It is hard to believe that, on the one hand, Gul and the ISI sympathize with the Taliban and its goals, but, on the other, that they provide it no material support–even harder to believe, when considering that Pakistan’s intelligence apparatus is extremely active in the region and abroad. The ISI’s support for the Taliban is an open secret in Pakistan. When pushed on the topic of ISI-Taliban links, some well-informed Pakistanis will wryly admit it, and will follow up with a “so what?”, articulating the same argument put forth by Gul: the Americans will tire of war, and Pakistan will be left to deal with the mess. Isn’t it better, they say, that Pakistan hedge its bets now and support a pro-Pakistan Taliban insurgency?

Even in Washington and other Western capitals, the Wikileaks revelations–that the ISI provides support to the Taliban–are not treated as revelations at all. One blogger described the allegations akin to discovering that LeBron James was going to play for the Miami Heat. (He will, it’s old news.) Twitter was awash with sarcastic comments too, including one by the Washington Post‘s twitter handle, which purposefully placed quotation marks around the word “revelations.” Former State Department speechwriter, Michael Cohen, notes that the White House shrugged at the news as well: “National Security Advisor Jim Jones congratulates the Pakistani military for going after Taliban forces that killed hundreds of Pakistani civilians, but fails to mention the protection provided by Pakistan for the insurgent forces that are killing Afghan civilians and, of course, US troops.” Jones’ apparent mental trapeze act–flipping what should be grounds for condemnation into a statement congratulating Pakistan’s military–is evidence of Washington’s willful blind-eye to, even acceptance of, the ISI’s activities in Afghanistan. The revelations should have at least elicited a sharp rebuke, a statement that Pakistan should shape up–but it didn’t.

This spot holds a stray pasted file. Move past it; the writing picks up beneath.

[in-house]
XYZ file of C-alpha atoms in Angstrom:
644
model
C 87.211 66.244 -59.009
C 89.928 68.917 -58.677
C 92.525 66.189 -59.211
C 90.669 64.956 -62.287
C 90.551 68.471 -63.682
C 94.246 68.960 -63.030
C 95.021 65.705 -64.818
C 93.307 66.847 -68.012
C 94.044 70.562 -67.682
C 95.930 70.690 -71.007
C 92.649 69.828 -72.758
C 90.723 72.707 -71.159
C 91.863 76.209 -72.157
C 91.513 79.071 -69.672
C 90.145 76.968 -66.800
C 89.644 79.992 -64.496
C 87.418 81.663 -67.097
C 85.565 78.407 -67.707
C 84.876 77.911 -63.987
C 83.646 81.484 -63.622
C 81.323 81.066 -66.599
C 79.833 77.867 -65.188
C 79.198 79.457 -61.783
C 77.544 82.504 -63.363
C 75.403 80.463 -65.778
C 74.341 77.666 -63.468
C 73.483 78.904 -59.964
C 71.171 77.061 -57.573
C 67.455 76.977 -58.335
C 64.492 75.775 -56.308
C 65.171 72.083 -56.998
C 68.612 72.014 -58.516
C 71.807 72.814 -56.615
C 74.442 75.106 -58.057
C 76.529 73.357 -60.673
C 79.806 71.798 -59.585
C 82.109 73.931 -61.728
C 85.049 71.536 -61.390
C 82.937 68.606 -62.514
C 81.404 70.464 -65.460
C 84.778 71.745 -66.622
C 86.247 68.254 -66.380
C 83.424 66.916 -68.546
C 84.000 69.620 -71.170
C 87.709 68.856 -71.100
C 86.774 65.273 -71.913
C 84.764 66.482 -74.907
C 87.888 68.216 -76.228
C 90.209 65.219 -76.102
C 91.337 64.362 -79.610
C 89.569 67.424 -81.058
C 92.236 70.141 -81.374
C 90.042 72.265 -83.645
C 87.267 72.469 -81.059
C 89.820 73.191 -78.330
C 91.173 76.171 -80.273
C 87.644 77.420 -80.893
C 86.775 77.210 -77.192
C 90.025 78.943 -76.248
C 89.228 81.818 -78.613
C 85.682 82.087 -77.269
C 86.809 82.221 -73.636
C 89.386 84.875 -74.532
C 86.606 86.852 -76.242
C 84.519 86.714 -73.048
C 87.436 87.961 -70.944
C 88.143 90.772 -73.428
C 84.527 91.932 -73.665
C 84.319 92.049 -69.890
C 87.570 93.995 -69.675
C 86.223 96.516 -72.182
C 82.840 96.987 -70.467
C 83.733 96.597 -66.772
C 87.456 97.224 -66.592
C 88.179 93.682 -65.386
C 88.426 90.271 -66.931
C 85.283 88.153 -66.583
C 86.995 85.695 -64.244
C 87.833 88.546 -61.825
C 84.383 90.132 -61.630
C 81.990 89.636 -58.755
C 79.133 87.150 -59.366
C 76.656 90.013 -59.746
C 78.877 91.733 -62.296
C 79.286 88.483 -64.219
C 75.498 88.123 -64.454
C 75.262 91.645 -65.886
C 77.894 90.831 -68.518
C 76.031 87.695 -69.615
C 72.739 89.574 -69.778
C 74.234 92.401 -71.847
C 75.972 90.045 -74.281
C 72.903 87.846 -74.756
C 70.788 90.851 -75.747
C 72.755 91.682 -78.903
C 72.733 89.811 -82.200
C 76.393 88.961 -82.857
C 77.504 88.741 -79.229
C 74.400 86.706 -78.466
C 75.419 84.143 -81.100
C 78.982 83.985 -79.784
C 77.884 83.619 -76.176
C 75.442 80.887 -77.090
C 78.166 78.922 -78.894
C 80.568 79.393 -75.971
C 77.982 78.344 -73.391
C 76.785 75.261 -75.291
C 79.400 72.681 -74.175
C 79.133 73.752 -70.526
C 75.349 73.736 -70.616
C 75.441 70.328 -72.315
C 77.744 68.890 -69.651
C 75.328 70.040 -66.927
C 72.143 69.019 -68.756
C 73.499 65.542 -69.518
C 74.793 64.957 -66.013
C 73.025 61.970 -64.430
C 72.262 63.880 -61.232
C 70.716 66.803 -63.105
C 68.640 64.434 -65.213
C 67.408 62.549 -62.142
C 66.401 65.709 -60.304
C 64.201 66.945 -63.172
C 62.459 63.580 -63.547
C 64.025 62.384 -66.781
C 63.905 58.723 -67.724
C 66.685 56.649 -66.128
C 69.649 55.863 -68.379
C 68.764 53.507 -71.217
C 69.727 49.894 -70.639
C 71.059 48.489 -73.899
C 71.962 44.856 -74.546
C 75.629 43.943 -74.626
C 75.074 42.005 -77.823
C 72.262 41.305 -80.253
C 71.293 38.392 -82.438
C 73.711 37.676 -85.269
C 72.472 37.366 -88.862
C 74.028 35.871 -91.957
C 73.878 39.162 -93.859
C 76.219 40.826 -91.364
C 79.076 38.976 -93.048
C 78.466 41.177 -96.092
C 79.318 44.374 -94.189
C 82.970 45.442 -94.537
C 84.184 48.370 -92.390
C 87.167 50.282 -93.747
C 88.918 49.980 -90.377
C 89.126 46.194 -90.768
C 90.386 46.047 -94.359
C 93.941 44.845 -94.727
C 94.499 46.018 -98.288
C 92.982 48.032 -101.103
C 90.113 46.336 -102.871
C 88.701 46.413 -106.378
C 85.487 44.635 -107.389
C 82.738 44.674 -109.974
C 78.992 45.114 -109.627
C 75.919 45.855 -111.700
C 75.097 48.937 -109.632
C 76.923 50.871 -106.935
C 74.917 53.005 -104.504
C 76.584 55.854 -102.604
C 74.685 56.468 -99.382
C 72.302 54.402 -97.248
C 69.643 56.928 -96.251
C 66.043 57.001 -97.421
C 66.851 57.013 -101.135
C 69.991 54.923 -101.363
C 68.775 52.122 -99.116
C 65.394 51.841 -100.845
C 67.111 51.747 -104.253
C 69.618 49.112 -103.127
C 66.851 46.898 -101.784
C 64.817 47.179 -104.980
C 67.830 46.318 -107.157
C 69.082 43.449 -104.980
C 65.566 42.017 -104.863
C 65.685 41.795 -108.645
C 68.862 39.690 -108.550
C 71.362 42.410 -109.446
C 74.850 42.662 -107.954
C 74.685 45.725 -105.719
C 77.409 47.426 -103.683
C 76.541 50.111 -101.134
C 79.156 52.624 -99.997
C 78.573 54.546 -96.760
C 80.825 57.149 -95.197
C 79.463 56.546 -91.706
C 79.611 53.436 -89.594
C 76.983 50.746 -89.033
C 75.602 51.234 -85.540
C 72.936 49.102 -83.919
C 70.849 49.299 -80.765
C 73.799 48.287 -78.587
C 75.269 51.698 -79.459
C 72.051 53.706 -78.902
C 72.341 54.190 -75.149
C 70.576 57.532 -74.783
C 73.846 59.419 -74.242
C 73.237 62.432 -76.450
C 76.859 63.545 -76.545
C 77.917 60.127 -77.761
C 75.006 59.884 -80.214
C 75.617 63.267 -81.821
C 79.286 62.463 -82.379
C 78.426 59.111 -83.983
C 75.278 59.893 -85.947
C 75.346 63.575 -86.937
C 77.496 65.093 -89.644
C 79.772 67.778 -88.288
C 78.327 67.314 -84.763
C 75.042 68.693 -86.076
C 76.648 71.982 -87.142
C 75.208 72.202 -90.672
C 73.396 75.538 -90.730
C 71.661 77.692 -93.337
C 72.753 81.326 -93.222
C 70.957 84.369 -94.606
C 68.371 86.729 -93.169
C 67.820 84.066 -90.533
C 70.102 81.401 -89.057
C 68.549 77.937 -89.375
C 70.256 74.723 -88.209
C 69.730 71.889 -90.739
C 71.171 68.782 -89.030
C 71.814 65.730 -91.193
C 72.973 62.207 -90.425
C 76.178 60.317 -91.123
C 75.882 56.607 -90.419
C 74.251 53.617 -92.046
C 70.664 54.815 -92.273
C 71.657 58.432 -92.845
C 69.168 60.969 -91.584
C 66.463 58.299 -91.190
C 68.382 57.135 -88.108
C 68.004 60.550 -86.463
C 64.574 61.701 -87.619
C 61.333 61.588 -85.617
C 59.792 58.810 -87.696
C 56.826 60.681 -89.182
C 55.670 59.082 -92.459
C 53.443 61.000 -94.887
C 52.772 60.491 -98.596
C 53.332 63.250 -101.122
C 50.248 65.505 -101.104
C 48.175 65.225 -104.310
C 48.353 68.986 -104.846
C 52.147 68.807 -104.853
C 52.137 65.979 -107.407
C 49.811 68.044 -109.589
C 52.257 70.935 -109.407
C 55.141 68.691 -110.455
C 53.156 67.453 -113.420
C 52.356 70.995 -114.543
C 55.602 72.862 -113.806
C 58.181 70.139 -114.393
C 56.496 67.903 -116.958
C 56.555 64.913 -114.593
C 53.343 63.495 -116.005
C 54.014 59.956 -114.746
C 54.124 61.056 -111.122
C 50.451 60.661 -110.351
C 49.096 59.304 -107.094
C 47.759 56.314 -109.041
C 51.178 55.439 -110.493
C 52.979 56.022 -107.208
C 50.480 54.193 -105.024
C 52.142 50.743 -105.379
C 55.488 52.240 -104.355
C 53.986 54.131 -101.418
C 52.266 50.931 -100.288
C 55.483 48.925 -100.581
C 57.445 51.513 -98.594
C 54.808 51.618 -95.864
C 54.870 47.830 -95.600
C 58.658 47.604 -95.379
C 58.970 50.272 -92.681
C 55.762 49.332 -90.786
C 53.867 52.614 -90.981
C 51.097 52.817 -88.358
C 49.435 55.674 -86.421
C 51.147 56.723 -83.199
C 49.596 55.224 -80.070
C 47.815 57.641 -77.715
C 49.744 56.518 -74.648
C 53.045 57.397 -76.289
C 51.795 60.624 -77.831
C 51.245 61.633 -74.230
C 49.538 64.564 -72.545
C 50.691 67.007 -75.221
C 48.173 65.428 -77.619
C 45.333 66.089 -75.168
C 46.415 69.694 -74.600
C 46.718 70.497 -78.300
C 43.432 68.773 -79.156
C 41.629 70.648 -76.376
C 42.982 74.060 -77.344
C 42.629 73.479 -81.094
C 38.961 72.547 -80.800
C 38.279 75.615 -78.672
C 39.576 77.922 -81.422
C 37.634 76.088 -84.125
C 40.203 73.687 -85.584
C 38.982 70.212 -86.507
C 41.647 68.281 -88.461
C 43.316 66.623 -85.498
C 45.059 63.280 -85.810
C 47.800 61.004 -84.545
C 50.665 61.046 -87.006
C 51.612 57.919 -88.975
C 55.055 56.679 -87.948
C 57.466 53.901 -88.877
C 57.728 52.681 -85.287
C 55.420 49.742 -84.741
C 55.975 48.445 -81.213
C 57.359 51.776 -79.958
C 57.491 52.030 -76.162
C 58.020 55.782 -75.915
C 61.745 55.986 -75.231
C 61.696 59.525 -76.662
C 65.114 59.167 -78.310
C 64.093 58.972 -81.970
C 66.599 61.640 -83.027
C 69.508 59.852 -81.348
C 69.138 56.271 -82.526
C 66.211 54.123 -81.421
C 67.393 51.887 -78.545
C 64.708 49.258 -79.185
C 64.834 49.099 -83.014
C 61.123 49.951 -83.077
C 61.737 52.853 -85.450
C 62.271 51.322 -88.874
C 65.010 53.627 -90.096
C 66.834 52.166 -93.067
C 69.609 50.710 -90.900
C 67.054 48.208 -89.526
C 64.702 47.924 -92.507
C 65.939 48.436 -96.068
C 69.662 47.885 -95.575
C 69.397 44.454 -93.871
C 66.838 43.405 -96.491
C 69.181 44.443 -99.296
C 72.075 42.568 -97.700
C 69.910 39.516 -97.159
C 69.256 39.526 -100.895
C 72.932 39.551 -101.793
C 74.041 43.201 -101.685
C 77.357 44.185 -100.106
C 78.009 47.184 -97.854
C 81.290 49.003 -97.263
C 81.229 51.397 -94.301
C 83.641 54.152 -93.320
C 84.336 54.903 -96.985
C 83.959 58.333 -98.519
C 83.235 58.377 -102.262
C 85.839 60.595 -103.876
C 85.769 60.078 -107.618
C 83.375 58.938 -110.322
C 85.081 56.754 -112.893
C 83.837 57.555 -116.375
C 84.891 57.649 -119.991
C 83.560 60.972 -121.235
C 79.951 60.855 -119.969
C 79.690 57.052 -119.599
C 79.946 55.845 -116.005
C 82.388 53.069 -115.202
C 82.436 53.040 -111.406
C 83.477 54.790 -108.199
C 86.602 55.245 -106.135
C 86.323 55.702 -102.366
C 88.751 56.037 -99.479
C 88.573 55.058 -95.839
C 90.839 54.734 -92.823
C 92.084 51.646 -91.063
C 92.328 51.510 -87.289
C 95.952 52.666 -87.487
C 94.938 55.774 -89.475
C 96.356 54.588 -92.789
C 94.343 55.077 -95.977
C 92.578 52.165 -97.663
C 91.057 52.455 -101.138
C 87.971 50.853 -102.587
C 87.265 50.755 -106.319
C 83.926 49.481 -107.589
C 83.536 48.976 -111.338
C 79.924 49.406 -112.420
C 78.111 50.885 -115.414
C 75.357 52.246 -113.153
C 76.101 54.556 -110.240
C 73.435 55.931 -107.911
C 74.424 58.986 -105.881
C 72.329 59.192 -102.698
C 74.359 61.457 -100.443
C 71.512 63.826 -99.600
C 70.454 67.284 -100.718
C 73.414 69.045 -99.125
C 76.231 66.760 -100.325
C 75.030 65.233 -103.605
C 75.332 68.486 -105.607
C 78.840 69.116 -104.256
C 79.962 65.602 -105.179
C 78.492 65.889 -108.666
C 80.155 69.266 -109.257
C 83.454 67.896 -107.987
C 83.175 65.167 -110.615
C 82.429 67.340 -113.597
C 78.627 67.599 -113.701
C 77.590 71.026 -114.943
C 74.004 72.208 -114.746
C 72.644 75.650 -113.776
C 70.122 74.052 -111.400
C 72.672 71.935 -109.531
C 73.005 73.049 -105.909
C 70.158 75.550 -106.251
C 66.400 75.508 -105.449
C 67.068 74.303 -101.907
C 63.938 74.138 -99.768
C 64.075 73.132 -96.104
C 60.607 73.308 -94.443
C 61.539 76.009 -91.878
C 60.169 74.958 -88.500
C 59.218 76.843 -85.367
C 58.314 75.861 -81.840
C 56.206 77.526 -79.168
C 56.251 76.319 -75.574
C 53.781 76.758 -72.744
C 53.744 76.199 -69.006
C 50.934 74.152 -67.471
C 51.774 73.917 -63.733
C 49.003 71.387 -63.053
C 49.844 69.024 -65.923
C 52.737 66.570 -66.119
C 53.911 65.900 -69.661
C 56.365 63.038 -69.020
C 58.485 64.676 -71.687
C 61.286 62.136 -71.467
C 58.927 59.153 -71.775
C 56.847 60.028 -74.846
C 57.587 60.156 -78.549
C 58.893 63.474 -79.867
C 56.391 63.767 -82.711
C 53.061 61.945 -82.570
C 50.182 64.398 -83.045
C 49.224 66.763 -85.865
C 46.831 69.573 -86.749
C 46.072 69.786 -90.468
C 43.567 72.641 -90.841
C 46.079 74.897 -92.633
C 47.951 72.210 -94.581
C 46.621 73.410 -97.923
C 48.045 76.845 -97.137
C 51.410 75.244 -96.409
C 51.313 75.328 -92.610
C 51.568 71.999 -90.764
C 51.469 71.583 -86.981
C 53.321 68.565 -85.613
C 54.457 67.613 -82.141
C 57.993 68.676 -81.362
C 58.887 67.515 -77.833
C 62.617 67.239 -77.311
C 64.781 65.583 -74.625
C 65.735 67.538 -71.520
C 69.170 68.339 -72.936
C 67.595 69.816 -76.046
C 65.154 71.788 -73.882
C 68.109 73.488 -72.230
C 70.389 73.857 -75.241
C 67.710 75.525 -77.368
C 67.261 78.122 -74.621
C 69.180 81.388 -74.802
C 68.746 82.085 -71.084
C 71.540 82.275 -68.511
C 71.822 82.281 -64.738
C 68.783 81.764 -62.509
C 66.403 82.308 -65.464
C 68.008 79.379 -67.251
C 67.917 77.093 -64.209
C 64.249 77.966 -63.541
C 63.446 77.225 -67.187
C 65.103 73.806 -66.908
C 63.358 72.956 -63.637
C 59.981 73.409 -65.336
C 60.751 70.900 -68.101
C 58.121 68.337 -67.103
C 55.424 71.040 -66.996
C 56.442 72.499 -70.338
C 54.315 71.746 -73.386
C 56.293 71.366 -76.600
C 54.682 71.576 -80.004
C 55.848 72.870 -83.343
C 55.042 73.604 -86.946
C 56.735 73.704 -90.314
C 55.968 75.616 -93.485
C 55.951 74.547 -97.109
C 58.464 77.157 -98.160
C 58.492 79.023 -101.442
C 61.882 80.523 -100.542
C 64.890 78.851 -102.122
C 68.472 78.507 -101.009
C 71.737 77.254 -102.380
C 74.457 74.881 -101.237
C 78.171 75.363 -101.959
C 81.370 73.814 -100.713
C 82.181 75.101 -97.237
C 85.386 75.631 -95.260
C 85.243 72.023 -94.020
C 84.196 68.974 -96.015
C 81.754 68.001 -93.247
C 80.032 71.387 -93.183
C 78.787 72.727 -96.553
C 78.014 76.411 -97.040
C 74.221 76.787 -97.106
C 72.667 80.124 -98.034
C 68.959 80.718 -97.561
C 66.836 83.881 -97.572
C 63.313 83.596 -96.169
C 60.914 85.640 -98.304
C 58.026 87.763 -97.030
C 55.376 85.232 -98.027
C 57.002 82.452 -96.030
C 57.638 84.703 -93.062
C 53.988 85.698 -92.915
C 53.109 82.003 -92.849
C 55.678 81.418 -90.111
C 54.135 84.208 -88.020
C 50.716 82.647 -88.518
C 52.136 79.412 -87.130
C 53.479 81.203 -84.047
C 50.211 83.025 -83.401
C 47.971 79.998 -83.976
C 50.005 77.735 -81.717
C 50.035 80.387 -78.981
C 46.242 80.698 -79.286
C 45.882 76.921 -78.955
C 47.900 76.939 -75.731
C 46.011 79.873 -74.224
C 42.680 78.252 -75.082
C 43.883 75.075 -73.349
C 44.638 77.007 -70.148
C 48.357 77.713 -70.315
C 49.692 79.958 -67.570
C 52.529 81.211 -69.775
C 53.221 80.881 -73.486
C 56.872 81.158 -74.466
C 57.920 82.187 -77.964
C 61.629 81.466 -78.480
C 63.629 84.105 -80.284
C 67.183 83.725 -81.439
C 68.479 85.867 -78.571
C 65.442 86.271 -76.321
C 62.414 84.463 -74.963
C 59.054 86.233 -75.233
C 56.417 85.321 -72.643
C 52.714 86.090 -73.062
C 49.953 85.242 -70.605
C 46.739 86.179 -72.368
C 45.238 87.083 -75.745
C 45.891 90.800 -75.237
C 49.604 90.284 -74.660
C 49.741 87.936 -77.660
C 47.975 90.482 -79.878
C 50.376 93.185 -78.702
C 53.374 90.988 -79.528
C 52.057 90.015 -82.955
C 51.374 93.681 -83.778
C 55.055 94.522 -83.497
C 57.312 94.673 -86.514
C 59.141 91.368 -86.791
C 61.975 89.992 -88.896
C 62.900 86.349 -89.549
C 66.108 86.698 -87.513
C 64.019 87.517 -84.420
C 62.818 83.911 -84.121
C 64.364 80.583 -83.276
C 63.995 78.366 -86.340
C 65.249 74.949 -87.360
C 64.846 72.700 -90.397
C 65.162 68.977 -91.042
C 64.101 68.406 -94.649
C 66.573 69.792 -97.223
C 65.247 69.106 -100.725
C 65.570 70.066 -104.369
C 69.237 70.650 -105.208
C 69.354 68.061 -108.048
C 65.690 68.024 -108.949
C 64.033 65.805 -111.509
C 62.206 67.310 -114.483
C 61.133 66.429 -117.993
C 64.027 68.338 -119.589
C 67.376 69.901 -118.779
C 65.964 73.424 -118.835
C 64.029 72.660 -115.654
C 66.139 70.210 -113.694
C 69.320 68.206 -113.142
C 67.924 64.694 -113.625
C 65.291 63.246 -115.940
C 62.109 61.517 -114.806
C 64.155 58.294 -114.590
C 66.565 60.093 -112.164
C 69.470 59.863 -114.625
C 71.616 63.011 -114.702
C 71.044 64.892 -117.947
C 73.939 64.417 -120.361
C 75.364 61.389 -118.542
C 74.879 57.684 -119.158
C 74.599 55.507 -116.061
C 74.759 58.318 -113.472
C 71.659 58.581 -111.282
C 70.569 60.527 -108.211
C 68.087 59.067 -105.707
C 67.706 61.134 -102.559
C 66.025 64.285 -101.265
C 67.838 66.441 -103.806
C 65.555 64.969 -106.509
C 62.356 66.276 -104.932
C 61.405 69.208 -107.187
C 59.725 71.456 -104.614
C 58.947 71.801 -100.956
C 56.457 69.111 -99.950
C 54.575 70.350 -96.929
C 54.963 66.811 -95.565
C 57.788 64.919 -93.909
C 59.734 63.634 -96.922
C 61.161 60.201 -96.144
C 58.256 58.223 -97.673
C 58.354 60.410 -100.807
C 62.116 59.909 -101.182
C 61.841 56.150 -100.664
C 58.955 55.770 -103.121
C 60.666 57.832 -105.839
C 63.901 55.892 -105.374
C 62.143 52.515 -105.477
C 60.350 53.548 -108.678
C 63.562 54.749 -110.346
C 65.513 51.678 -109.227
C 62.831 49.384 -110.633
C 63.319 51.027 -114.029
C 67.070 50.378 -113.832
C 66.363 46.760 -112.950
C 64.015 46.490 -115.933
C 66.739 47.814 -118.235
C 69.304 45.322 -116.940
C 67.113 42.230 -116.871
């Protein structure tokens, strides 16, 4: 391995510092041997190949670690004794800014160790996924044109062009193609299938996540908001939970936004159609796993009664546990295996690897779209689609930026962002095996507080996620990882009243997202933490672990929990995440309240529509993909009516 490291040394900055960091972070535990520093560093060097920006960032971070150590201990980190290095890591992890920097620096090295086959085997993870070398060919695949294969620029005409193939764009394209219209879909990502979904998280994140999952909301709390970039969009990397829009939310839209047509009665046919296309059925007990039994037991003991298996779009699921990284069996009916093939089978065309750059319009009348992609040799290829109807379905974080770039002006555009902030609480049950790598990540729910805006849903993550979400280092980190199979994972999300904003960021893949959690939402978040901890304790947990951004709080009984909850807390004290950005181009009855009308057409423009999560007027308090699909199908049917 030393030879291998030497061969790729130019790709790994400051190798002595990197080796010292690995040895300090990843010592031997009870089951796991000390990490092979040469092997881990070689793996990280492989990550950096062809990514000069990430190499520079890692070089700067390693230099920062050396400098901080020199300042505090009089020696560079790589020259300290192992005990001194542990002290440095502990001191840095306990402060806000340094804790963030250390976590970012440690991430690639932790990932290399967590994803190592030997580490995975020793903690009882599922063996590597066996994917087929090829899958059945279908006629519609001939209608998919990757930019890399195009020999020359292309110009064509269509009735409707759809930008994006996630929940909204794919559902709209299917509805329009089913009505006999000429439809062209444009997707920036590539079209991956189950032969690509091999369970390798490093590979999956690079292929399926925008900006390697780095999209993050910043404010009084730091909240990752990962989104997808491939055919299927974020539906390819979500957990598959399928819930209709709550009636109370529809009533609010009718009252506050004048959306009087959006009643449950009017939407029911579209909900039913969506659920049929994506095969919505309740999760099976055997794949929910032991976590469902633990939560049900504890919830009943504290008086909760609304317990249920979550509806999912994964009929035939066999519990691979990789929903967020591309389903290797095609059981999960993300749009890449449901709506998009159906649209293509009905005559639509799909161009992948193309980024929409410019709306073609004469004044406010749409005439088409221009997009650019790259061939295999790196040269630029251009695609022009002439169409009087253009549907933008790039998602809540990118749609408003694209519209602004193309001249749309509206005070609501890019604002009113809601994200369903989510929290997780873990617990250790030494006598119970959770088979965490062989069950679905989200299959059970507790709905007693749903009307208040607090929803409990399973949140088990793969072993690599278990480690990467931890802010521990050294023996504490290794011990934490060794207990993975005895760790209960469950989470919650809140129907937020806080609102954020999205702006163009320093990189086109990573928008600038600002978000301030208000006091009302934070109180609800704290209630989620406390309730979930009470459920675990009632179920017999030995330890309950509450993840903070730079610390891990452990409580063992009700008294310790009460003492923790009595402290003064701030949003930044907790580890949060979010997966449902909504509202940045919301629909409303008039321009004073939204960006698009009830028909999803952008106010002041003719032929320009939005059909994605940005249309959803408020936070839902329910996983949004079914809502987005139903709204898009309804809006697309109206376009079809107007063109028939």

That it didn’t is perhaps indicative of an emerging consensus that an active military mission in Afghanistan will no longer serve the interests of the U.S. and NATO. Already, Britain, the Netherlands, and Canada have announced their intention to withdraw, sooner rather than later, from Afghanistan. And the Atlantic‘s Andrew Sullivan, a conservative, is now calling the war in Afghanistan, “The Unwinnable War.” The hawkish American commentator Ann Coulter—notable for her desire to “invade their [Muslim] countries, kill their leaders, and convert them to Christianity“—agreed with GOP Chairman Michael Steele’s assessment that the war in Afghanistan may prove difficult to win. Over 1000 casualties, $300 billion, and nine years later, Americans of all stripes are bound to ask if the war is still worth it.